Jane Jacobs, who died last month just shy of her 90th birthday, was one of the great sociologists of our time. Although she had no university degree and no official high-level position, her original thinking, creative writing, and passionate advocacy for humanist environments made her a world figure.
Among her many well-respected books, one in particular had a significant impact on CRN and our proposals for managing the impacts of advanced nanotechnology. In Systems of Survival: A Dialogue on the Moral Foundations of Commerce and Politics (1992), Jacobs showed what happens when the moral systems of commerce collide with those of politics. It's a landmark work, illustrating some of the fundamental underlying principles and motivations -- we call them Systems of Action -- used by people and organizations in different segments of society.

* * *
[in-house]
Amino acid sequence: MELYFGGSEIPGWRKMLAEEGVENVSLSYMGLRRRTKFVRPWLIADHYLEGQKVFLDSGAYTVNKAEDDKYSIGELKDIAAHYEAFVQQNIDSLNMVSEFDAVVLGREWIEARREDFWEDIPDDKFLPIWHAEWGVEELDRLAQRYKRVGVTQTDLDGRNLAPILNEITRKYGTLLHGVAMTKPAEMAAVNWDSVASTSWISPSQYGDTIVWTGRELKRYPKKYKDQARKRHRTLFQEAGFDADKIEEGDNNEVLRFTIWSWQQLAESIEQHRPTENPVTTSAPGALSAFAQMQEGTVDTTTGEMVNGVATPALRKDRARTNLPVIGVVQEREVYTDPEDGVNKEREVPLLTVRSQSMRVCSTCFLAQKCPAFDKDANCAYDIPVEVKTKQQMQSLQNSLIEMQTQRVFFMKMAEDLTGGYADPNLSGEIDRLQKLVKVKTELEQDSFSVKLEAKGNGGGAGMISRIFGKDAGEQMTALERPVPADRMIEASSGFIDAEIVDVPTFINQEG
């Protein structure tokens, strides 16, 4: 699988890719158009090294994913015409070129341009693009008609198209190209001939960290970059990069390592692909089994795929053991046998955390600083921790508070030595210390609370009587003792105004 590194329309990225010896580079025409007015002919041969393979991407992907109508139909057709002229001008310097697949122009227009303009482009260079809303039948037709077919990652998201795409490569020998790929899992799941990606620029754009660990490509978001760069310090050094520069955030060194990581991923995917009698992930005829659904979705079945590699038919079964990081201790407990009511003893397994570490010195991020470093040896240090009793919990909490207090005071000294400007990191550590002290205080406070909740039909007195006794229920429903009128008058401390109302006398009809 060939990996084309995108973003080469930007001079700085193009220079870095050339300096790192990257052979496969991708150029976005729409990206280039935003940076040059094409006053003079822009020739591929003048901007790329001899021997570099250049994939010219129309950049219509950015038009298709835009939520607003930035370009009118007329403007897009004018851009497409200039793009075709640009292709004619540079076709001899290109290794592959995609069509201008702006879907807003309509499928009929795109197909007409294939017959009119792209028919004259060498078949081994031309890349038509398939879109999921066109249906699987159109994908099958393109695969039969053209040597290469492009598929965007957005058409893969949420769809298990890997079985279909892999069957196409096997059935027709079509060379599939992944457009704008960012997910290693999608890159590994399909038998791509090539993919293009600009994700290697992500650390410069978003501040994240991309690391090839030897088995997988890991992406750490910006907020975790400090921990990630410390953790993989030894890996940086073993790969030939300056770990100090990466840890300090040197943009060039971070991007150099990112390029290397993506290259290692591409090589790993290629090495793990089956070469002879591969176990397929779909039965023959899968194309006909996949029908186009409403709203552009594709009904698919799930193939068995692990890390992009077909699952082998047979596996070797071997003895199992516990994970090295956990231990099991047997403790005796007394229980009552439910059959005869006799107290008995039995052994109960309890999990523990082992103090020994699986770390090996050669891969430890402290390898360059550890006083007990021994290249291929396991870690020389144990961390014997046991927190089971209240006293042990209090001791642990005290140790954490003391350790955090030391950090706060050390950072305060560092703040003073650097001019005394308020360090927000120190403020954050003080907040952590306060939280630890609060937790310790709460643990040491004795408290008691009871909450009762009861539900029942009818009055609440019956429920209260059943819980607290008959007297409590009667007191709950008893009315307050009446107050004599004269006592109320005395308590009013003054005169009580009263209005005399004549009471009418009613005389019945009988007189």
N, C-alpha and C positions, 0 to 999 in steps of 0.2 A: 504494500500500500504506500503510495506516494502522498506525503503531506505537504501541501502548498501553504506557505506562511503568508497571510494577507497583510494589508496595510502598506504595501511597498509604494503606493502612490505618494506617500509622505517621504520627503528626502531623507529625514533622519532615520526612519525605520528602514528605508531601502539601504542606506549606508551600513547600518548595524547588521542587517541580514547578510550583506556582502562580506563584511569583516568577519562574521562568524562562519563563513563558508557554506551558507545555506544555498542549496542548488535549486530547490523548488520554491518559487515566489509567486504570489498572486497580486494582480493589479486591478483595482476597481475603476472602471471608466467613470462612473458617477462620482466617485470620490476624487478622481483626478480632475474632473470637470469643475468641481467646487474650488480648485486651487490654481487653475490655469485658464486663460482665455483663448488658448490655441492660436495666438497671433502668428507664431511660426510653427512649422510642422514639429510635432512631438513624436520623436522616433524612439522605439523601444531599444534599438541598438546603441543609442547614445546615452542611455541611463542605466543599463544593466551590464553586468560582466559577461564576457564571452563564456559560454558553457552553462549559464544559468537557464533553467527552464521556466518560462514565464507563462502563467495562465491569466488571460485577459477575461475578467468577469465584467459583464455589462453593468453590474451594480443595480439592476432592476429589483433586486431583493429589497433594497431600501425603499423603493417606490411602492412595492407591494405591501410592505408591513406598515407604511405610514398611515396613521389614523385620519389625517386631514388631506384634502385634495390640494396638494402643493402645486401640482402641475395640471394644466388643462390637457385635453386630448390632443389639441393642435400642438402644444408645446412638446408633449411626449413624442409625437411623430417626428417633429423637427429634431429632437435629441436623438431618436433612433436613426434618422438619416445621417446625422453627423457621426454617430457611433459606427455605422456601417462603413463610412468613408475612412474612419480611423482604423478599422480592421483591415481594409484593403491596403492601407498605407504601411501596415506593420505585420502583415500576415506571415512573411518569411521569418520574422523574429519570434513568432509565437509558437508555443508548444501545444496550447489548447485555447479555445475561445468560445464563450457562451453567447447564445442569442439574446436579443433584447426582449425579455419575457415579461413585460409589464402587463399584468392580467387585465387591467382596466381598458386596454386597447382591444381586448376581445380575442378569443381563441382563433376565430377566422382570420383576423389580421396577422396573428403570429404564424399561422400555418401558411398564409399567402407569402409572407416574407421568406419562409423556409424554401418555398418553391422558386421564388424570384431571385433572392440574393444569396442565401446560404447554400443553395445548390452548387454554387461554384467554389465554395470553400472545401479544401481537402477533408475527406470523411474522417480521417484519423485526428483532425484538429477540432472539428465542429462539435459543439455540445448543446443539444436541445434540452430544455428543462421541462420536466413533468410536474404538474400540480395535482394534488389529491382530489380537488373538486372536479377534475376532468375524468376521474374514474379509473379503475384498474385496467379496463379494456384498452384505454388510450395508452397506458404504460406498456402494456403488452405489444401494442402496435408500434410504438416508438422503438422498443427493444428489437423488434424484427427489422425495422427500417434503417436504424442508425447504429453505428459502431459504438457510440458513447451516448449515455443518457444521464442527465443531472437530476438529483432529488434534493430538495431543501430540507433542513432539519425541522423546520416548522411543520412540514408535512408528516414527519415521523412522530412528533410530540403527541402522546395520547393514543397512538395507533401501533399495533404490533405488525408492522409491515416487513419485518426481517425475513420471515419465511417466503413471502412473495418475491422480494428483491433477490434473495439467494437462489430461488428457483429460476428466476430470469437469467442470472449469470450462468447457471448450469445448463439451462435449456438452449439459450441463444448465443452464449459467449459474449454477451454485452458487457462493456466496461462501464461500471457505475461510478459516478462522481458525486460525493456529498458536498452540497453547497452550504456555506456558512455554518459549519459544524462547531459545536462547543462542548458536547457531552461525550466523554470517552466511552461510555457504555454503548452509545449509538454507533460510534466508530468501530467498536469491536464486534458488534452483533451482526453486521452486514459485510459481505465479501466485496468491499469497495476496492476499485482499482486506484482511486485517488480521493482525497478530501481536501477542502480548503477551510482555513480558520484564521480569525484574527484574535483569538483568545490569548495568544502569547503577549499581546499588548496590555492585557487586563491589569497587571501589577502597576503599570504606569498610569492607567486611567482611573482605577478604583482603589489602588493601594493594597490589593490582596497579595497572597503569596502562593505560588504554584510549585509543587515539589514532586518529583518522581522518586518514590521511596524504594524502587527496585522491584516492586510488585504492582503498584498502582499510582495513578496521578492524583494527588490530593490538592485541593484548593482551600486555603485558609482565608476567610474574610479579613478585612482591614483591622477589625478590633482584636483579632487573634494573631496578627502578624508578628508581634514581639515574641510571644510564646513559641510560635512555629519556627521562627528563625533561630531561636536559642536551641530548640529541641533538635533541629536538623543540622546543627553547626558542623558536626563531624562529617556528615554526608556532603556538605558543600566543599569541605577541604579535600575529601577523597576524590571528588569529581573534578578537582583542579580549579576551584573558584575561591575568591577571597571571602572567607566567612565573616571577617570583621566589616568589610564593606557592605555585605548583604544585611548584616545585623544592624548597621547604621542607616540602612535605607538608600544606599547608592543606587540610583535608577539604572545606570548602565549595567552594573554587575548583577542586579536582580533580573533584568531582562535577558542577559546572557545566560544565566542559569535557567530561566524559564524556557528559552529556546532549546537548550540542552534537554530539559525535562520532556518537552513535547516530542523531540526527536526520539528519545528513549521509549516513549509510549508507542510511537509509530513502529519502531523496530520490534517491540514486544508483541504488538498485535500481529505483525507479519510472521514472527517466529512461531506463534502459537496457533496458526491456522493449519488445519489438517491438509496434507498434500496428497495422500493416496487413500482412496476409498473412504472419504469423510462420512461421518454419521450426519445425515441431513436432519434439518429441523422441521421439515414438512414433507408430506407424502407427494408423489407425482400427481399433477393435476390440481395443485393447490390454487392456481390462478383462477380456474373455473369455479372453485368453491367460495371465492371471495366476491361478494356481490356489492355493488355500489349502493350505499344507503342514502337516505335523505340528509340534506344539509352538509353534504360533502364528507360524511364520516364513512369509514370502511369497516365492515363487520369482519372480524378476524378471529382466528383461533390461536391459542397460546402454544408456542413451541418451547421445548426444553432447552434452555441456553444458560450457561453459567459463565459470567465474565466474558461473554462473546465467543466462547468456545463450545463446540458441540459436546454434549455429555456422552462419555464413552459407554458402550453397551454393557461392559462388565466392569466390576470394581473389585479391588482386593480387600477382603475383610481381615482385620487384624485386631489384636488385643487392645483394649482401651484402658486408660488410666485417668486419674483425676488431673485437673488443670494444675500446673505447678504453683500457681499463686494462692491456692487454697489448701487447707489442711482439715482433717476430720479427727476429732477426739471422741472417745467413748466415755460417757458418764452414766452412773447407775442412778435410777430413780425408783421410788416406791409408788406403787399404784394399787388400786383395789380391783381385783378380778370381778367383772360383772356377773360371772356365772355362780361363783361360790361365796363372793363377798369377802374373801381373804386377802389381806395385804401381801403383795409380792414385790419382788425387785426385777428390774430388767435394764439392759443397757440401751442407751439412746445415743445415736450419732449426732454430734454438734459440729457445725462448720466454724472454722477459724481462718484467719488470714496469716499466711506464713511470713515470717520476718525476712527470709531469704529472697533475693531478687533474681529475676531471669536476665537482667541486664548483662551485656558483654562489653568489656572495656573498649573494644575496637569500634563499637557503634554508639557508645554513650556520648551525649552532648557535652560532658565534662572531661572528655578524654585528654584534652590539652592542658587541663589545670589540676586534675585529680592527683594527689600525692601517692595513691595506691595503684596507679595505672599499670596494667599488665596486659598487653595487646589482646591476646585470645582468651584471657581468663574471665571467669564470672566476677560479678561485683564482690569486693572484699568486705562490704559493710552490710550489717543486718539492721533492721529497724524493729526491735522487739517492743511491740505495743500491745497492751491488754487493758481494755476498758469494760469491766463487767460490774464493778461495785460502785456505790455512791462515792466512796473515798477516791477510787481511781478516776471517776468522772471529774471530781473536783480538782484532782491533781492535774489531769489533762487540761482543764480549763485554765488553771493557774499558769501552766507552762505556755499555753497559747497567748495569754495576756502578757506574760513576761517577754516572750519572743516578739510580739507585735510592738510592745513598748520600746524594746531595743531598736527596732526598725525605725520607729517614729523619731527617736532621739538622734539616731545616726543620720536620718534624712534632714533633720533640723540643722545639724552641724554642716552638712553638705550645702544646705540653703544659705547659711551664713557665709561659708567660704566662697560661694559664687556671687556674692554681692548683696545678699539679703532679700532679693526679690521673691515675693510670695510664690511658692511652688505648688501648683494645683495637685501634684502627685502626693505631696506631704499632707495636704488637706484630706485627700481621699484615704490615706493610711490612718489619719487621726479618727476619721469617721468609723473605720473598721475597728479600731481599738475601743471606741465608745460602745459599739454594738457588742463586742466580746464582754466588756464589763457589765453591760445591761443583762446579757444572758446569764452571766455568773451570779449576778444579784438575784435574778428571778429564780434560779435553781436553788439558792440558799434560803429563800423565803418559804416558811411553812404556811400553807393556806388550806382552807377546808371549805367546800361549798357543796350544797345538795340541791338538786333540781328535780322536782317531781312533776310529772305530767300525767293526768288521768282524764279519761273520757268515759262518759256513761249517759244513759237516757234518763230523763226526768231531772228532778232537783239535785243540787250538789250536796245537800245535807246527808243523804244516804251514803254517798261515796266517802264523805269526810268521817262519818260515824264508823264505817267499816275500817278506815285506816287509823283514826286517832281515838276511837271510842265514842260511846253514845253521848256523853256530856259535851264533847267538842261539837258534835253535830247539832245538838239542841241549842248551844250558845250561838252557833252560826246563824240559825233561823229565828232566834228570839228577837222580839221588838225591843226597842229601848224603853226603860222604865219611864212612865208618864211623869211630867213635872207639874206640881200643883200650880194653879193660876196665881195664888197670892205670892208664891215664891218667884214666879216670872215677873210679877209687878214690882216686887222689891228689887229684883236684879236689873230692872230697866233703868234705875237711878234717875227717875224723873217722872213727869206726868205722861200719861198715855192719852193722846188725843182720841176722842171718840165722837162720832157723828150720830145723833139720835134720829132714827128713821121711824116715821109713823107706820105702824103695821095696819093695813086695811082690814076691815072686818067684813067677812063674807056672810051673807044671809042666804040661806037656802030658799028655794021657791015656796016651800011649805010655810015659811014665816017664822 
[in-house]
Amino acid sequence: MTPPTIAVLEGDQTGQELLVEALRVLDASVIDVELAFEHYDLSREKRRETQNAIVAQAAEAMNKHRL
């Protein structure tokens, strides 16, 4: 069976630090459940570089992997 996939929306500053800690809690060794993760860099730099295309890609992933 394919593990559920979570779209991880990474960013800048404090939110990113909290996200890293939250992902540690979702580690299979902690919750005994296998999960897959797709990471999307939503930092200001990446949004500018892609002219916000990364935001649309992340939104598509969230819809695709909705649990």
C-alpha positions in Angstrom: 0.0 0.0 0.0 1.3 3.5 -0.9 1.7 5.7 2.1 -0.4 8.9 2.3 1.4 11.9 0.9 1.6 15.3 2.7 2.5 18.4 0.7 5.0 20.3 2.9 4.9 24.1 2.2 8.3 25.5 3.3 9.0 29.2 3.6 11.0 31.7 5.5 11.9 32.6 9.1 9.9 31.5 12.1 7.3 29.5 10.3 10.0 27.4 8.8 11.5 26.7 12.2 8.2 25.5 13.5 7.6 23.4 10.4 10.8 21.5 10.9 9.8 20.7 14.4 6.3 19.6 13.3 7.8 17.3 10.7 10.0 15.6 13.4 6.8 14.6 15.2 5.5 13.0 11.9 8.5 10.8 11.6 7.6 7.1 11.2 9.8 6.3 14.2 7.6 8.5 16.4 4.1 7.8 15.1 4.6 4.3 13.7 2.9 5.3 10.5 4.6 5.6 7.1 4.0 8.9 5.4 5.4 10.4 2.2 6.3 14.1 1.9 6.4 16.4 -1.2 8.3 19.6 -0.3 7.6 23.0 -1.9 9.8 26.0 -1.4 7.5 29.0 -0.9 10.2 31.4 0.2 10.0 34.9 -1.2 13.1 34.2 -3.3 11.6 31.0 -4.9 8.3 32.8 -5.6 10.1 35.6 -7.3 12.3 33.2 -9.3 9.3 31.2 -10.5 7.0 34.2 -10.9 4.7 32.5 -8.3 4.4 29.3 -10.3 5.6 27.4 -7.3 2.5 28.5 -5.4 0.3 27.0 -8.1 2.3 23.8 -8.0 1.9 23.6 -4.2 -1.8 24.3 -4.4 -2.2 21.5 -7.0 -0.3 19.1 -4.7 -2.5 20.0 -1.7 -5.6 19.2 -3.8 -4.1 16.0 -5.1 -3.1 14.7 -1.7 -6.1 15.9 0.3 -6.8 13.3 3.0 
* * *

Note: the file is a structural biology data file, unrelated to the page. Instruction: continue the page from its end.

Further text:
We adapted her basic framework and applied it to the Information Age, when we wrote "Three Systems of Action: A Proposed Application for Effective Administration of Molecular Nanotechnology." This paper, we believe, is one of CRN's most important contributions to understanding the delicate challenge of administering powerful technologies in a complex, interconnected world. We'll always be indebted to Jacobs for opening up these ideas to us.
In his tribute to Jane Jacobs, Stanford professor Lawrence Lessig said:
Jacobs understood that the point of urban planning was not planning for a moment, but trying to cultivate healthy, evolving cities that make people happy to live in. Much of the same can be said about information architectures -- the best planned networks don't overplan, but somehow manage to create a kind of life of their own.
If we, the global community, can find a way to cultivate a healthy, evolving nanotech-enabled world that makes people happy to live in, we will have achieved a great deal, and we will owe much to Jane Jacobs for helping us to see the way.